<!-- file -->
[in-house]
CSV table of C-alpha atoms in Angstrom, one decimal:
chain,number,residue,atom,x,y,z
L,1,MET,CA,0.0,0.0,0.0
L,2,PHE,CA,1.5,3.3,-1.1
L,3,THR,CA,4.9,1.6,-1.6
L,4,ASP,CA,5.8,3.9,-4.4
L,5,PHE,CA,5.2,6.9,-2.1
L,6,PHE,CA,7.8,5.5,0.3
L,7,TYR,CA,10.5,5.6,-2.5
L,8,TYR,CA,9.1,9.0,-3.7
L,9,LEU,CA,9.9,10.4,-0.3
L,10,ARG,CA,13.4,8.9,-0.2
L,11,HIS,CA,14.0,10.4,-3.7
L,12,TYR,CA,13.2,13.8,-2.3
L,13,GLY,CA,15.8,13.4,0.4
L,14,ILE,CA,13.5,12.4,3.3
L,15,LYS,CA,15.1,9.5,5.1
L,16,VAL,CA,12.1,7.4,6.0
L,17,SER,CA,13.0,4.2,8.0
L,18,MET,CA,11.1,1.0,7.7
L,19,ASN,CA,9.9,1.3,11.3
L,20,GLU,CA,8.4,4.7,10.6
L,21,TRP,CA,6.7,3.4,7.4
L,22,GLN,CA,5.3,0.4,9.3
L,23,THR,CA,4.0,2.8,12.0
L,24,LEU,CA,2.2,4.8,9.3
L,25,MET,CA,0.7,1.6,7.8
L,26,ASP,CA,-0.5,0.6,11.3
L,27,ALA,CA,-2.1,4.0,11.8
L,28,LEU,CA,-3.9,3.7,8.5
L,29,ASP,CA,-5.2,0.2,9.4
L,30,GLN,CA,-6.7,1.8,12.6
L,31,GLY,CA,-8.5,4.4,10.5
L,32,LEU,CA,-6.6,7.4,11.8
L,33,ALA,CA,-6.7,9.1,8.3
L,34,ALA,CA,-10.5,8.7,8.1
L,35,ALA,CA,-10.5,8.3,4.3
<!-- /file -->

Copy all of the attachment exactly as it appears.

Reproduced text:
[in-house]
CSV table of C-alpha atoms in Angstrom, one decimal:
chain,number,residue,atom,x,y,z
L,1,MET,CA,0.0,0.0,0.0
L,2,PHE,CA,1.5,3.3,-1.1
L,3,THR,CA,4.9,1.6,-1.6
L,4,ASP,CA,5.8,3.9,-4.4
L,5,PHE,CA,5.2,6.9,-2.1
L,6,PHE,CA,7.8,5.5,0.3
L,7,TYR,CA,10.5,5.6,-2.5
L,8,TYR,CA,9.1,9.0,-3.7
L,9,LEU,CA,9.9,10.4,-0.3
L,10,ARG,CA,13.4,8.9,-0.2
L,11,HIS,CA,14.0,10.4,-3.7
L,12,TYR,CA,13.2,13.8,-2.3
L,13,GLY,CA,15.8,13.4,0.4
L,14,ILE,CA,13.5,12.4,3.3
L,15,LYS,CA,15.1,9.5,5.1
L,16,VAL,CA,12.1,7.4,6.0
L,17,SER,CA,13.0,4.2,8.0
L,18,MET,CA,11.1,1.0,7.7
L,19,ASN,CA,9.9,1.3,11.3
L,20,GLU,CA,8.4,4.7,10.6
L,21,TRP,CA,6.7,3.4,7.4
L,22,GLN,CA,5.3,0.4,9.3
L,23,THR,CA,4.0,2.8,12.0
L,24,LEU,CA,2.2,4.8,9.3
L,25,MET,CA,0.7,1.6,7.8
L,26,ASP,CA,-0.5,0.6,11.3
L,27,ALA,CA,-2.1,4.0,11.8
L,28,LEU,CA,-3.9,3.7,8.5
L,29,ASP,CA,-5.2,0.2,9.4
L,30,GLN,CA,-6.7,1.8,12.6
L,31,GLY,CA,-8.5,4.4,10.5
L,32,LEU,CA,-6.6,7.4,11.8
L,33,ALA,CA,-6.7,9.1,8.3
L,34,ALA,CA,-10.5,8.7,8.1
L,35,ALA,CA,-10.5,8.3,4.3